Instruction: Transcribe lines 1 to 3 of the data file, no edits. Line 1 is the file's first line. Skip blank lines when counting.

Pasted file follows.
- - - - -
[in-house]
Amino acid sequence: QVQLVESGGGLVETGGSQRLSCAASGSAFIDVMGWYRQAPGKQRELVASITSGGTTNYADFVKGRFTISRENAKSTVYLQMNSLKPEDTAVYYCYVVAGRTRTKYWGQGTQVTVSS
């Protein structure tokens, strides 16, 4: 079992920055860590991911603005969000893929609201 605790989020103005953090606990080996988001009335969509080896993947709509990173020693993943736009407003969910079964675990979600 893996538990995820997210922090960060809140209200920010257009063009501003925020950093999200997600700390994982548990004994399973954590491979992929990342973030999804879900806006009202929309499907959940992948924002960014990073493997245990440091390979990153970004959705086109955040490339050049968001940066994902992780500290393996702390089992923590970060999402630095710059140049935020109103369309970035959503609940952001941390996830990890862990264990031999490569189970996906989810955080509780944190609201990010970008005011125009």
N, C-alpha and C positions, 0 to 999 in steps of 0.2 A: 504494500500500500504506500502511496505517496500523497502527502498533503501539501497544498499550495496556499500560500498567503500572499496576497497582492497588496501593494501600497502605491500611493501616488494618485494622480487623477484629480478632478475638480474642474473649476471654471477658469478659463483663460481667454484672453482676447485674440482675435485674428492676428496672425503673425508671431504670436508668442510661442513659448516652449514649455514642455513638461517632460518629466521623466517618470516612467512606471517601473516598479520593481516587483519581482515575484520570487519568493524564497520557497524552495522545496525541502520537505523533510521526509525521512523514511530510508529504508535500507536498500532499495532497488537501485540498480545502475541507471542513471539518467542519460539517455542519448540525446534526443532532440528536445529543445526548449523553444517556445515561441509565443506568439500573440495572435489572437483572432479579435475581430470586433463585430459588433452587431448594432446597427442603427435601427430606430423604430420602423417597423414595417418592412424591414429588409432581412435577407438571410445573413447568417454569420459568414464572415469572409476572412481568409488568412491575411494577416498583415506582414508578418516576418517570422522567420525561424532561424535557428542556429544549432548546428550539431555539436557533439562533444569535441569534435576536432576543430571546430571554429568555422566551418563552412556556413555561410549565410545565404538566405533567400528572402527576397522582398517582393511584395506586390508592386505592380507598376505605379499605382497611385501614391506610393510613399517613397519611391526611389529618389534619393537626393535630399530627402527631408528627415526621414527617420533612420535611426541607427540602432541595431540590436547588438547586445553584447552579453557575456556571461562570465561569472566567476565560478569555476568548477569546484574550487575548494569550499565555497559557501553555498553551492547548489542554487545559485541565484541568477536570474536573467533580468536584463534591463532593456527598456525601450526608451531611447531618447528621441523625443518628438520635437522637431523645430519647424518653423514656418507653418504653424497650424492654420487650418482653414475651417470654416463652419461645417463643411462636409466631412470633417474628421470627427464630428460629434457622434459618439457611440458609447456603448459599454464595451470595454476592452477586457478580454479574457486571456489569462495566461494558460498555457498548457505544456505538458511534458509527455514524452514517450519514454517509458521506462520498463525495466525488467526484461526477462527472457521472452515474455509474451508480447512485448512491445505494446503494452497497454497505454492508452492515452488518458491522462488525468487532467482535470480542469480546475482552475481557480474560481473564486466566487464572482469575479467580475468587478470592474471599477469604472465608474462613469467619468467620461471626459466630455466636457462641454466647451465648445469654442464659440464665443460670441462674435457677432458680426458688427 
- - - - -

[in-house]
Amino acid sequence: QVQLVESGGGLVETGGSQRLSCAASGSAFIDVMGWYRQAPGKQRELVASITSGGTTNYADFVKGRFTISRENAKSTVYLQMNSLKPEDTAVYYCYVVAGRTRTKYWGQGTQVTVSS
């Protein structure tokens, strides 16, 4: 079992920055860590991911603005969000893929609201 605790989020103005953090606990080996988001009335969509080896993947709509990173020693993943736009407003969910079964675990979600 893996538990995820997210922090960060809140209200920010257009063009501003925020950093999200997600700390994982548990004994399973954590491979992929990342973030999804879900806006009202929309499907959940992948924002960014990073493997245990440091390979990153970004959705086109955040490339050049968001940066994902992780500290393996702390089992923590970060999402630095710059140049935020109103369309970035959503609940952001941390996830990890862990264990031999490569189970996906989810955080509780944190609201990010970008005011125009």